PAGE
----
3. Adjust parameters. In the Controls View select the appropriate parameter and adjust its value as needed. Experimenting is encouraged. Note that if you want to make the entire effect bigger, use the “Zoom” parameter instead of “Size”.
  4. Animate position (optional). To animate position, click the “Animate/Static” button (which looks like a big key) so it turns red, jump ahead in time, then drag the emitter position in the Composite View. Note that the position X/Y values in the Controls View are drawn with a red box — this indicates they are animated.
  5. Click “Apply” to close and return to the host application.

 

That’s all that is required to add a Particle Illusion effect!

 

 

Important: There is a single “Sampler” library installed with Particle Illusion. To get the full set of additional emitter libraries use the “Download Emitters” option from the “Help” menu:

BCCPIDLEmitters

Adding An Emitter: Parameters

Before looking at the parameters in the Controls View, remember from earlier that a regular emitter is made up of one or more particle types, and a super emitter is made up of one or more free emitter types, which in turn contain one or more particle types. In the Controls View these are displayed as a hierarchy, with the emitter parameters at the top level, the free emitter type parameters at the middle level (for super emitters), and the particle type parameters at the lowest level. Since many of the parameters at each level have the same names — for instance you’ll see “Velocity” at the emitter level, free emitter type level, and particle type level — it’s important to know the difference between them.

As an example, you may see that the emitter (top-level) “Spin” value is 100, but the particles are not spinning. If you realize that the emitter level parameters are scale factors, you’ll know that you also need to check the particle type (lowest level) “Spin” value, which is probably set to 0. In order to see spin, the “Spin” values at all levels must be non-zero.

Now let’s take a closer look at the parameters in the Controls View:

We’ll skip the “Properties” group for now.

Controls View Position XY

Controls View

“Position XY” is the emitter position, which can be controlled here or in the Composite View directly.

The parameters just below the “Position” parameters can be thought of as scaling factors, applied to all similarly-named parameters below them in the hierarchy. Most of these should all be self-explanatory: “Size” controls the size of the particles, “Velocity” how fast they move, etc.

“Motion Rand.” is Motion Randomness.

“Tint Strength” controls the amount of tint color applied, and is used in conjunction with the Tint Color (see below). A value of 100 will completely override the particle colors, while when set to 0 the Tint Color has no effect.


“Emission Angle” and “Emission Range” go together — when “Emission Range” is less than 360 degrees, the “Emission Angle” becomes useful.

Note that “Angle” is used to rotate line, area, and ellipse emitters, and will probably have no visible effect on point or circle emitters.

Emitter Properties

Going back to the “Properties” group now, you’ll see controls for preload, emitter shape, and more:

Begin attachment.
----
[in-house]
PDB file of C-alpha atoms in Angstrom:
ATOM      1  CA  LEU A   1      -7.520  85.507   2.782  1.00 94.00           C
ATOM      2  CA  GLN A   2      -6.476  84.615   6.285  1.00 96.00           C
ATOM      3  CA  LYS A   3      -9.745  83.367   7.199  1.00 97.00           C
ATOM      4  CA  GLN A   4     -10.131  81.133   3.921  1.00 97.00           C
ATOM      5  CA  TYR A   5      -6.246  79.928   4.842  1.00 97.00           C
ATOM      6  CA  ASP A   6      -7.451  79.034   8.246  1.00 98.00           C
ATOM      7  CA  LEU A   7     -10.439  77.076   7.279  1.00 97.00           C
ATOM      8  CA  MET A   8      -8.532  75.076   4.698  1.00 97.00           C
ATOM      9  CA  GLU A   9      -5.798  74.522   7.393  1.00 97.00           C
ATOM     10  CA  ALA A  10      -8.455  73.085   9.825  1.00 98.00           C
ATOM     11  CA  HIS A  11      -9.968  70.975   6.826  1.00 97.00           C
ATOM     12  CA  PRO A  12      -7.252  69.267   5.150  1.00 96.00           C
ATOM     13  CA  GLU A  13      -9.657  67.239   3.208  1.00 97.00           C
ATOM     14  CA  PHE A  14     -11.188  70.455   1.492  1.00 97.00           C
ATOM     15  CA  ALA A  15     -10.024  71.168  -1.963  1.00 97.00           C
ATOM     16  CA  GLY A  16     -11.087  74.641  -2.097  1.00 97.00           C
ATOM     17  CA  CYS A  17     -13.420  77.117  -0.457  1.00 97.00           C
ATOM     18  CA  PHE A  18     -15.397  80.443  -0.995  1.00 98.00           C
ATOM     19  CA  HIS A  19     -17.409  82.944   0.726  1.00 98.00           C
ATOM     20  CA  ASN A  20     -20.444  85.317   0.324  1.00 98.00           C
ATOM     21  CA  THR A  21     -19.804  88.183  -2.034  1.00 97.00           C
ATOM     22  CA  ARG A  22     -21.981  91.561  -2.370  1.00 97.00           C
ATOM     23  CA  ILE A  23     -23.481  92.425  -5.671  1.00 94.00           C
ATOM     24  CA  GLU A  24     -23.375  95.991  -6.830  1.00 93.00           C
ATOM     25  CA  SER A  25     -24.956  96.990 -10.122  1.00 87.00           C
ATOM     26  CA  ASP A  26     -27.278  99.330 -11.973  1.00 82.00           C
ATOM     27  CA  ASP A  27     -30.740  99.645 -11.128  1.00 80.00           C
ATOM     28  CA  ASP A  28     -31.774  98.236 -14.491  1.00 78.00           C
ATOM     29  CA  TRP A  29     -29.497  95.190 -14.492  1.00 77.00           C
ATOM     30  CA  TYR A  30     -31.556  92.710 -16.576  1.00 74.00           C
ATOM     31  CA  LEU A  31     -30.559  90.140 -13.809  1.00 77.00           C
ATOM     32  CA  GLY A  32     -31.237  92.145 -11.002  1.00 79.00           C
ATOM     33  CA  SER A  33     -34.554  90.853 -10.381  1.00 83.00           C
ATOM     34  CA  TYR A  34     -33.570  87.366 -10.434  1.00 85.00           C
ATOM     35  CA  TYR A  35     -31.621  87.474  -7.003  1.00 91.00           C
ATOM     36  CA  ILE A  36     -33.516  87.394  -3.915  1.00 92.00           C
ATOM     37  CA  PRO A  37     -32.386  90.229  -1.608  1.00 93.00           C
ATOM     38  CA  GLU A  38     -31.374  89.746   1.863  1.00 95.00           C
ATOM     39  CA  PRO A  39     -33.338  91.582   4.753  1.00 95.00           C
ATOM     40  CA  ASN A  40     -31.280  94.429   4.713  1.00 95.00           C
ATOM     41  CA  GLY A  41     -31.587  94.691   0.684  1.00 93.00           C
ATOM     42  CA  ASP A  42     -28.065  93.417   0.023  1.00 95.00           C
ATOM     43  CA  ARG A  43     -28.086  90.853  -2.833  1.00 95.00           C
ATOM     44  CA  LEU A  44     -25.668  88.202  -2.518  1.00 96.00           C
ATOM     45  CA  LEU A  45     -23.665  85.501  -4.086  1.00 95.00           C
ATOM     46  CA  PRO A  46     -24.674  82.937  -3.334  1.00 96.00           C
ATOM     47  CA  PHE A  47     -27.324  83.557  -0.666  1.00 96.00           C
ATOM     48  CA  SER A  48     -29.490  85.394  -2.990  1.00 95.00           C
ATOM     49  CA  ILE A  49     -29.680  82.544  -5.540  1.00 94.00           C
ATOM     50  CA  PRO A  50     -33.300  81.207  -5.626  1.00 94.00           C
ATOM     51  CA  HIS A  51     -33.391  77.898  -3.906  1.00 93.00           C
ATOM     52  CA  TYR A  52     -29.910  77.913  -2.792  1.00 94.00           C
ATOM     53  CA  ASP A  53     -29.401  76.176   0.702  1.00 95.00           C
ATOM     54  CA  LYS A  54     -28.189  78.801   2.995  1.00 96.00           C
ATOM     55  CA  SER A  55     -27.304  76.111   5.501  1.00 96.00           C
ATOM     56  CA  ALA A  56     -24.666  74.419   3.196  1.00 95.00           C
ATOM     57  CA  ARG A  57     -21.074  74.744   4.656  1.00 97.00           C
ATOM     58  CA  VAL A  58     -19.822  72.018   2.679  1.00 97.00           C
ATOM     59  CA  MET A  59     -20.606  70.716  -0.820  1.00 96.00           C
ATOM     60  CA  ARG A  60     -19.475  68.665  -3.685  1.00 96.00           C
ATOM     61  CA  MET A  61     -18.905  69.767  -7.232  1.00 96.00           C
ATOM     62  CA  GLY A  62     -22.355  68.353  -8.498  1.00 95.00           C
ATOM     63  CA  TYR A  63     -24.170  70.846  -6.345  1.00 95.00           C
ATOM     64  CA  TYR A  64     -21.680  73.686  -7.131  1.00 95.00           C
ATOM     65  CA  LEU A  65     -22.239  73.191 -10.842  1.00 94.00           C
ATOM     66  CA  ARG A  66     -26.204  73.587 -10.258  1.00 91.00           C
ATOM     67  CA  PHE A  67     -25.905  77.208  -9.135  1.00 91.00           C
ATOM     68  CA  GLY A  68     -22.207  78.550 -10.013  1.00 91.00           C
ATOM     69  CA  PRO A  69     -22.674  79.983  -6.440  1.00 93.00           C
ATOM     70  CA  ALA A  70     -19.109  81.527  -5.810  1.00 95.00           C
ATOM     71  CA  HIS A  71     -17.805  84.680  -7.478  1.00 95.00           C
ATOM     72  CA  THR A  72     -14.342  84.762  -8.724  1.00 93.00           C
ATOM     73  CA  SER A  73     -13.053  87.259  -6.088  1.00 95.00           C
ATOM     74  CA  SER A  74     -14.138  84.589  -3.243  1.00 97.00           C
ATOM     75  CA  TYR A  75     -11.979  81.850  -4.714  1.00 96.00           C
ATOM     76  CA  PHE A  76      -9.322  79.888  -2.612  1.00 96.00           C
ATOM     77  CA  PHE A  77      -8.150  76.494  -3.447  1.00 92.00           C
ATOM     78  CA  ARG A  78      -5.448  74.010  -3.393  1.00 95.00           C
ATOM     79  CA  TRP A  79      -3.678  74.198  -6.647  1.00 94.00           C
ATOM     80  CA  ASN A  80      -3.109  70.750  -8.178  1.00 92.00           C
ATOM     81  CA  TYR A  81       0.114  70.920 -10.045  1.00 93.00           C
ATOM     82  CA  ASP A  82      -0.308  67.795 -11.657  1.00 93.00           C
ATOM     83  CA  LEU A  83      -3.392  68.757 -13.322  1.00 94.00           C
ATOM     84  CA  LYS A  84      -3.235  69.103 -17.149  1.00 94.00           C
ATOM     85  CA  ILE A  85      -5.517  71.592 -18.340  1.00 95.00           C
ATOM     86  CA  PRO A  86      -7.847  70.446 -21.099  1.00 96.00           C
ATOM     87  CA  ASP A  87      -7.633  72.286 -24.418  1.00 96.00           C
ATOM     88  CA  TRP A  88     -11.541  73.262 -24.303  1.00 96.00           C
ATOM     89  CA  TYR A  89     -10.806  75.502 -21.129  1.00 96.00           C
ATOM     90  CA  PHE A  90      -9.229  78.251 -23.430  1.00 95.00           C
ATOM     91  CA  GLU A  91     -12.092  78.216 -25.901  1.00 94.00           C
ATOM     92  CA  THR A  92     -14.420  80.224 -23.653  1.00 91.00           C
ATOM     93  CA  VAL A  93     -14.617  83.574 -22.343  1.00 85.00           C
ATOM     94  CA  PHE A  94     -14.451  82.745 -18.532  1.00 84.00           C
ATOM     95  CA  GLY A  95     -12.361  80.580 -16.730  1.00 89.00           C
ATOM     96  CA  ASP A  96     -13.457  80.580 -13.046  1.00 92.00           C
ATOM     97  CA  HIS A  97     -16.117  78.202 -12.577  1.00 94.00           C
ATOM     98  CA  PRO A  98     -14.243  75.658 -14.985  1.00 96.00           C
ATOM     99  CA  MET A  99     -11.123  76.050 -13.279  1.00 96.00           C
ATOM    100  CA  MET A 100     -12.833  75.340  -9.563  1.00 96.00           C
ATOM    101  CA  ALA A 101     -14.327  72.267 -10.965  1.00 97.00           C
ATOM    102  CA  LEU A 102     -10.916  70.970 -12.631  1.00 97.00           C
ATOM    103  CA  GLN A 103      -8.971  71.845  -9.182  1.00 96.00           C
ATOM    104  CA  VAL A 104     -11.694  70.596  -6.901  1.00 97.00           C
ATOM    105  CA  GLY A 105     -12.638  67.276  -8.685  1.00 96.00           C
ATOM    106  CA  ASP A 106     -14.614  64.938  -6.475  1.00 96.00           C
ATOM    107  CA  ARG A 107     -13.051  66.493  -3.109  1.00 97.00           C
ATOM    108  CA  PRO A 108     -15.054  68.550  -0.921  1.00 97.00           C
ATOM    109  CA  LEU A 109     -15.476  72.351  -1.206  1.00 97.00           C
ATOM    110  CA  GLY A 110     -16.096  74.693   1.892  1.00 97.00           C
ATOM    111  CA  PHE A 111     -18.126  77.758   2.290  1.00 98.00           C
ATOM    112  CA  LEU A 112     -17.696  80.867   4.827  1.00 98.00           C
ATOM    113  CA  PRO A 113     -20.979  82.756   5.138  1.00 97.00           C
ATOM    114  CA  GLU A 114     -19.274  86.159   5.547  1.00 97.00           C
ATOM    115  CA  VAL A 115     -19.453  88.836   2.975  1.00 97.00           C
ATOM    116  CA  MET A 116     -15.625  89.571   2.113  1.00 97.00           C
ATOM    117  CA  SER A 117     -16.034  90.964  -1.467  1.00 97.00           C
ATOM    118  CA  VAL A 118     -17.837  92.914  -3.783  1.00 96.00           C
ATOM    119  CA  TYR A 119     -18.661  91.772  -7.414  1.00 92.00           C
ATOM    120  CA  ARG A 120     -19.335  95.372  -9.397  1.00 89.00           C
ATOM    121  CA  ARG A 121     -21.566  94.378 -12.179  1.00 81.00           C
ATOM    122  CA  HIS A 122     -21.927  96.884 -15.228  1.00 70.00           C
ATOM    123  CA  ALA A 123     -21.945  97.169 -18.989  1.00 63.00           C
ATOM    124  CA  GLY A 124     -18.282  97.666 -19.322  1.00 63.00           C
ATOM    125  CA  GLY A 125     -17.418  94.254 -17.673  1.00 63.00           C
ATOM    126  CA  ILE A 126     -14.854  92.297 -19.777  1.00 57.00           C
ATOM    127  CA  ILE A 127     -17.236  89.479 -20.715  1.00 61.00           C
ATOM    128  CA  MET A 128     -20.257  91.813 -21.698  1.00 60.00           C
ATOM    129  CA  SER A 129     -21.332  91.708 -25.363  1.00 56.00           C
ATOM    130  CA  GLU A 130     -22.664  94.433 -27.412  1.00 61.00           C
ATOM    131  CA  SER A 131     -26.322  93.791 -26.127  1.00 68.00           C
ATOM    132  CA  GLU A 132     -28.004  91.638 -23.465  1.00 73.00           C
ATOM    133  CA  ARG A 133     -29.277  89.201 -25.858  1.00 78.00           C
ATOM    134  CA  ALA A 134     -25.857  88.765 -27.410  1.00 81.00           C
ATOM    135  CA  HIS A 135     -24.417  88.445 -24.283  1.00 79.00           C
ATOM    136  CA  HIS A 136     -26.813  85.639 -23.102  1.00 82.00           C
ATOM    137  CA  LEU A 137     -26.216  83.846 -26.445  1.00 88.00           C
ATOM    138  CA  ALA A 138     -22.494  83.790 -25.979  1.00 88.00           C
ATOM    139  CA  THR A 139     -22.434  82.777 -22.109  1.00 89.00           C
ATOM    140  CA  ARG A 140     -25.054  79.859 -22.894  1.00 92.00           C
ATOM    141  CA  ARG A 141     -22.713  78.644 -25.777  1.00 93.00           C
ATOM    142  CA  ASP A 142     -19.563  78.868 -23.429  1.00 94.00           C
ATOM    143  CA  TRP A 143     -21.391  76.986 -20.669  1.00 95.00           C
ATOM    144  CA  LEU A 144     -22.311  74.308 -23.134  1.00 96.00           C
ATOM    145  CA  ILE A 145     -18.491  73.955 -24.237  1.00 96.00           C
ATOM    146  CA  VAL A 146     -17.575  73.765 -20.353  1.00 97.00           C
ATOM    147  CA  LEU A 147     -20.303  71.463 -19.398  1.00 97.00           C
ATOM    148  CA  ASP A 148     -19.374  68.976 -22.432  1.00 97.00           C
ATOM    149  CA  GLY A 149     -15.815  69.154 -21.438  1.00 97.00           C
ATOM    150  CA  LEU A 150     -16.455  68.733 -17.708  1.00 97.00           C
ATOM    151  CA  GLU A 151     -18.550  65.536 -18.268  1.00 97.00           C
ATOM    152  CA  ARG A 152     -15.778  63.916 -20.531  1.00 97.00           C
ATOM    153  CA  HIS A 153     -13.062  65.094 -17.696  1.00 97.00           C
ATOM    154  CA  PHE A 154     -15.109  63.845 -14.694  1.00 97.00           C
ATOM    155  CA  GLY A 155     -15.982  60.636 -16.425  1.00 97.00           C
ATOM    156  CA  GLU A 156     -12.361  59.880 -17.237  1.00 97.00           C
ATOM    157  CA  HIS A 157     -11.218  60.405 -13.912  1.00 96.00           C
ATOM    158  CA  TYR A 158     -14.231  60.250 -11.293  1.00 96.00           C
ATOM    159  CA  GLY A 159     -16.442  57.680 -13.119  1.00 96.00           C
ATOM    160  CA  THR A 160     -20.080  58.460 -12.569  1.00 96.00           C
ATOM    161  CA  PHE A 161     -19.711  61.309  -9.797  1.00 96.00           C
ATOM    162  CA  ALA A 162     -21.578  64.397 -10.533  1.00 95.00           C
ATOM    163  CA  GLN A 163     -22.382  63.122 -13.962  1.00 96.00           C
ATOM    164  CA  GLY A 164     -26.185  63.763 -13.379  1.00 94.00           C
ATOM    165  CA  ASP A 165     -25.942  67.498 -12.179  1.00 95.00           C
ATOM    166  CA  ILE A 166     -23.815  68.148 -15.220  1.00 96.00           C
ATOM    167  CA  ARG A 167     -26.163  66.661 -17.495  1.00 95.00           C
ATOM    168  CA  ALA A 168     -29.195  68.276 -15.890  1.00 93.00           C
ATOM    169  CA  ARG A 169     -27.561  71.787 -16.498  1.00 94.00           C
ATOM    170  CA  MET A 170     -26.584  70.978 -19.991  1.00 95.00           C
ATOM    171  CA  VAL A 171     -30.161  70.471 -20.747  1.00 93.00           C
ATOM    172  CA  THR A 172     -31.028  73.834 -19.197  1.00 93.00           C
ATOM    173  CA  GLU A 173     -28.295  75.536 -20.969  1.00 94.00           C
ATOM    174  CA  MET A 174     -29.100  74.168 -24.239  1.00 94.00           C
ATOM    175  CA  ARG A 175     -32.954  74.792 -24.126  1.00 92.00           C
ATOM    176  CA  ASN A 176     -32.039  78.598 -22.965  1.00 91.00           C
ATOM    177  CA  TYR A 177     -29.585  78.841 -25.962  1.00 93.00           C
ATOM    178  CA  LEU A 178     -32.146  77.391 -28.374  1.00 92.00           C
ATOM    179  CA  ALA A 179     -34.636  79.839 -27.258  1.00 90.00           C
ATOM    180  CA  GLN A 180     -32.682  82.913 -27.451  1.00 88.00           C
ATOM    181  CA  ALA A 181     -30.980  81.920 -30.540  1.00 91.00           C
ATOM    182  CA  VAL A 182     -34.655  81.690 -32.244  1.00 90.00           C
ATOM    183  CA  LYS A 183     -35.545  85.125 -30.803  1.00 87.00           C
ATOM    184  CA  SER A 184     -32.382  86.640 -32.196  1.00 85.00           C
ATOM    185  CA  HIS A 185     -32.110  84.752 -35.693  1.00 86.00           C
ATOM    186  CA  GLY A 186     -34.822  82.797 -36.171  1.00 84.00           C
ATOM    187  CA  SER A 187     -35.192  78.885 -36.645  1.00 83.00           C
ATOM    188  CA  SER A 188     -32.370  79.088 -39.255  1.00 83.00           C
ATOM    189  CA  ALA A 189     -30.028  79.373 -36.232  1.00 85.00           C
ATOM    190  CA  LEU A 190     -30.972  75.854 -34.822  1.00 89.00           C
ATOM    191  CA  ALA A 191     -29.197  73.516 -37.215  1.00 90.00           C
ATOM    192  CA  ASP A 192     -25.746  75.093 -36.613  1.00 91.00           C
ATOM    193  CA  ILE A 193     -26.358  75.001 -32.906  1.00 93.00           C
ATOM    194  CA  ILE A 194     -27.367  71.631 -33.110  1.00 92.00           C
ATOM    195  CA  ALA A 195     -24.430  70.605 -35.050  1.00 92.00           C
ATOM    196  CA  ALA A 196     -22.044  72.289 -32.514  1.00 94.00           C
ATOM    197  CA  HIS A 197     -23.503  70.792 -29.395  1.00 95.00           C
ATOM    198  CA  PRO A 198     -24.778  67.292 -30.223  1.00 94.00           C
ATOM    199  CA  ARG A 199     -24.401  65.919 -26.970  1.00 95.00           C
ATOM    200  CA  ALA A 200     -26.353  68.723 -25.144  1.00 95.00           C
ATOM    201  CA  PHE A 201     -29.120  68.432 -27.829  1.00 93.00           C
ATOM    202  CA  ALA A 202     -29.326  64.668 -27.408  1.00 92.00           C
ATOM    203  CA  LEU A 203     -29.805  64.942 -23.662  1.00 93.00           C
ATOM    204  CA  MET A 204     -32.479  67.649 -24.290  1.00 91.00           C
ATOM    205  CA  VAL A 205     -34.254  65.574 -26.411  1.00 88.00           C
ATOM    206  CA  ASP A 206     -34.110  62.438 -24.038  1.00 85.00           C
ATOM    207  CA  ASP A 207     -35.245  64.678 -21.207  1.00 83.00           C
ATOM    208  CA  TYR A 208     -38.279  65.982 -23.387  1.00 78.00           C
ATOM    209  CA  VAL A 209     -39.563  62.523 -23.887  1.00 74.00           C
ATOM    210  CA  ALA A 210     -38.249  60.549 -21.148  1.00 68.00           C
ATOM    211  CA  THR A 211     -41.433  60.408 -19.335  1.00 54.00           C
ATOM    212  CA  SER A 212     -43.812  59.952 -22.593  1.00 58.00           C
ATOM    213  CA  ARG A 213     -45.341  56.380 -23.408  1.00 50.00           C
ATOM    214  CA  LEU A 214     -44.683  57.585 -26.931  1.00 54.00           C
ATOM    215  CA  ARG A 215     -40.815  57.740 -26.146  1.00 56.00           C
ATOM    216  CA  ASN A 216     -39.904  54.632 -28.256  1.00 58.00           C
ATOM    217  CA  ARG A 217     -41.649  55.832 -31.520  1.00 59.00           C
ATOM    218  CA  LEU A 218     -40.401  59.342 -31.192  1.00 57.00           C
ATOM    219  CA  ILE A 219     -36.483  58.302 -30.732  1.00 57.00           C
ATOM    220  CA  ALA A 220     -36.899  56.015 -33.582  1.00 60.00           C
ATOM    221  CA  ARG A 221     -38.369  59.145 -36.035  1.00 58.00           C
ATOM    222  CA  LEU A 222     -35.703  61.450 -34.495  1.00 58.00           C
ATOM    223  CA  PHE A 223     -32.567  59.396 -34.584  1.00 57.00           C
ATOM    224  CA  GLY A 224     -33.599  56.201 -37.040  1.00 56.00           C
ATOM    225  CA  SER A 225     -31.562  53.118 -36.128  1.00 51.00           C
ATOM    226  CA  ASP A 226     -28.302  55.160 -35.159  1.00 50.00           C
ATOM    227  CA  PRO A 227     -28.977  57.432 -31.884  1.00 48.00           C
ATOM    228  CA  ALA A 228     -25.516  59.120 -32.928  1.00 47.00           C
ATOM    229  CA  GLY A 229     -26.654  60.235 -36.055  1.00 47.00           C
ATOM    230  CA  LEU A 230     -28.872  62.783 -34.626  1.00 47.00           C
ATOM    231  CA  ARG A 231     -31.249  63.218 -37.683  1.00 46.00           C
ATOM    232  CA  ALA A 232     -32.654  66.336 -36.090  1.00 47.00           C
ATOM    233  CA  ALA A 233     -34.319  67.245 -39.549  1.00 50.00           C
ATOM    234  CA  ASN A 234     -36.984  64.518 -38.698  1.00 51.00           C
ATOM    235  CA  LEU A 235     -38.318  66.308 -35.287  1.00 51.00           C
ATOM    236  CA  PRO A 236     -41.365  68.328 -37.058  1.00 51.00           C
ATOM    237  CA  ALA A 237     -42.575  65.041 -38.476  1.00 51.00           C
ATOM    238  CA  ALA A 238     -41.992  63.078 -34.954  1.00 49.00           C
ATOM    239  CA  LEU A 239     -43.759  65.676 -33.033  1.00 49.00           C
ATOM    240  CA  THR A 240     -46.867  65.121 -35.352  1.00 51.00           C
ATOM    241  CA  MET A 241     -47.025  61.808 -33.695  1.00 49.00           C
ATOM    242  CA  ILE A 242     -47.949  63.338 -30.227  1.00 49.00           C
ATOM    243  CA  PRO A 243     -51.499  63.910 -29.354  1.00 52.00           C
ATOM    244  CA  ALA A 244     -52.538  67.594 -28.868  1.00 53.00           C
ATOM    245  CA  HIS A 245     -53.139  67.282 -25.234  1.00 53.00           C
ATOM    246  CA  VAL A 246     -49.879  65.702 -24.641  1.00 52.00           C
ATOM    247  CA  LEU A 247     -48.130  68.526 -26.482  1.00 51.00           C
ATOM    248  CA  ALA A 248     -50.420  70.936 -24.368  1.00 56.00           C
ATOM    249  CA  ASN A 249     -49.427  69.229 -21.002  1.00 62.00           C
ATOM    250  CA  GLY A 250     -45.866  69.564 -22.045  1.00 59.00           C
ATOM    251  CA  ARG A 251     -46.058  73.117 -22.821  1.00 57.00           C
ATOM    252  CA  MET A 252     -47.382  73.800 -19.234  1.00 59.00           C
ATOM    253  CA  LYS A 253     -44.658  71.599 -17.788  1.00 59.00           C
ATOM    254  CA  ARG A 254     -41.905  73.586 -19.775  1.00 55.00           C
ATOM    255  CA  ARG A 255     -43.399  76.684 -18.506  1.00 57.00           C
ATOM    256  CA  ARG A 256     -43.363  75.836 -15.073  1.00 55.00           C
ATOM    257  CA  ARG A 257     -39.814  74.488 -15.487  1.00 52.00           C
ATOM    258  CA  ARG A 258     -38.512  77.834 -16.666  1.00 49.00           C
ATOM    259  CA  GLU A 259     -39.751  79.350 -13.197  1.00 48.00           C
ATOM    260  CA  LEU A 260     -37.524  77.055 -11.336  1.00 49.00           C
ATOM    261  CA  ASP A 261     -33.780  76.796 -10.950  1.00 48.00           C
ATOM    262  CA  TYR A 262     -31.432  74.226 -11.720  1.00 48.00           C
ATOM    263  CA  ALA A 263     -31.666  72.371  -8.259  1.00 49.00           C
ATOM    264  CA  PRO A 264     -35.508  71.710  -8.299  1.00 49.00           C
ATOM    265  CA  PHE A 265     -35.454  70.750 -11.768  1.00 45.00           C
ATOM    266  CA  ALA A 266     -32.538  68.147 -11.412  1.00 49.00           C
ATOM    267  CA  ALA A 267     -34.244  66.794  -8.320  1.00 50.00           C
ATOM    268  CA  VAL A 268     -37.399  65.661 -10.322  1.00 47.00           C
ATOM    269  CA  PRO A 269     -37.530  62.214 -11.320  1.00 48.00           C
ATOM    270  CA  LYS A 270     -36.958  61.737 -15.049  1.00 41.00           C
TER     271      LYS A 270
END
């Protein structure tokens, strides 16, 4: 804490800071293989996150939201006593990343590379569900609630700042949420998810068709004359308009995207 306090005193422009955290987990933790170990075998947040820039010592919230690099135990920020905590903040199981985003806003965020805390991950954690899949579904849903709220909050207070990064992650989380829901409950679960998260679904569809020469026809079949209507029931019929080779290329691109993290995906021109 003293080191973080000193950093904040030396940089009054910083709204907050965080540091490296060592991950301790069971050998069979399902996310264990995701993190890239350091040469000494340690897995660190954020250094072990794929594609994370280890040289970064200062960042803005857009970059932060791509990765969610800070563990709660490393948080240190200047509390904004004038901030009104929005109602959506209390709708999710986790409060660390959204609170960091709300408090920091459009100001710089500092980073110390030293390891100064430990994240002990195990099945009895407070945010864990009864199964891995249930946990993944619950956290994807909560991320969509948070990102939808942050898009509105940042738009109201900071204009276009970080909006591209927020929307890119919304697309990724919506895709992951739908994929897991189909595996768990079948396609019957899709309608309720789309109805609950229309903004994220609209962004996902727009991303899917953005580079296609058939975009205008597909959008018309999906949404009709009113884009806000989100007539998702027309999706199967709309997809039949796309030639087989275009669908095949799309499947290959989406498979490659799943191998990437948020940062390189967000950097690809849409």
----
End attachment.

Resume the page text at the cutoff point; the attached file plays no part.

Controls View Properties

Controls View

“Shape” allows you to switch between “Point”, “Line”, “Area” (rectangle),  “Ellipse”, and “Circle”. Note that additional parameters will be visible for some of these shapes, and will be covered in more detail later.

“Frames to Preload” sets the number of frames that the emitter will run before its first frame in the project, allowing it to have many particles visible at the start instead of starting from zero particles. Library emitters that take a while for their effects to evolve will usually have “Frames to Preload” set to a non-zero value.

“Particle Order” determines if the particles will be drawn in order: oldest first, oldest last, or unordered. Unless the specific effect requires particles to be drawn in order, it’s best to set this to “Unordered”. Some types of effects that might require particles to be drawn in order are heavy smoke trails, geometric effects, and effects that are animated to grow/shrink over time (as if the emitter were coming toward or moving away from you). Note that particles flagged as “intense” always combine in a way that makes “in order” drawing inapplicable. (“Intense” particles will be covered in the “particle type” section below).

“Tint Color” is a way to colorize an emitter — change its overall color without editing the individual particle type color gradients. It’s used in conjunction with the “Tint Strength” parameter and can be a quick way to adjust colors of complex emitters or help an effect blend into a shot.

The emitter will have at least one more level of parameters below these top-level parameters, depending on the number of particle types it has, or if it is a super emitter, the number of free emitter types it has. In this example, the emitter is a regular (non-super) emitter with a single particle type named “trails”:

Emitter Properties Trail

Trail

It has many of the same parameters as seen above, with some subtle differences. (As before we’ll skip the “Properties” group initially)

First, the “Weight” and “Spin” parameters can go negative here. Particles with negative weight will rise, and particles with negative spin will rotate in the opposite direction.

There are also “Variation” parameters here that can be used to produce a range of values. In this example the “Size” is 10.0 and the “Size Variation” is 7.0, which means that particles will be created with a size that is anywhere from 6.5 to 13.5.

One thing to note: the values for size, velocity, etc. are relative and without units. So a “size” value of 10 does not mean 10 pixels; the only thing you can say for certain is that a particle with a size of “10” is twice as big as a particle with a size of “5”. Similarly, a “Life” value of 6 does not mean 6 frames or 6 seconds.

 

The “Over Life” parameters — “Size Over Life” for instance — control the parameter over the life of the particle. They’re a bit different than normal parameters, so let’s take a look at them in more detail.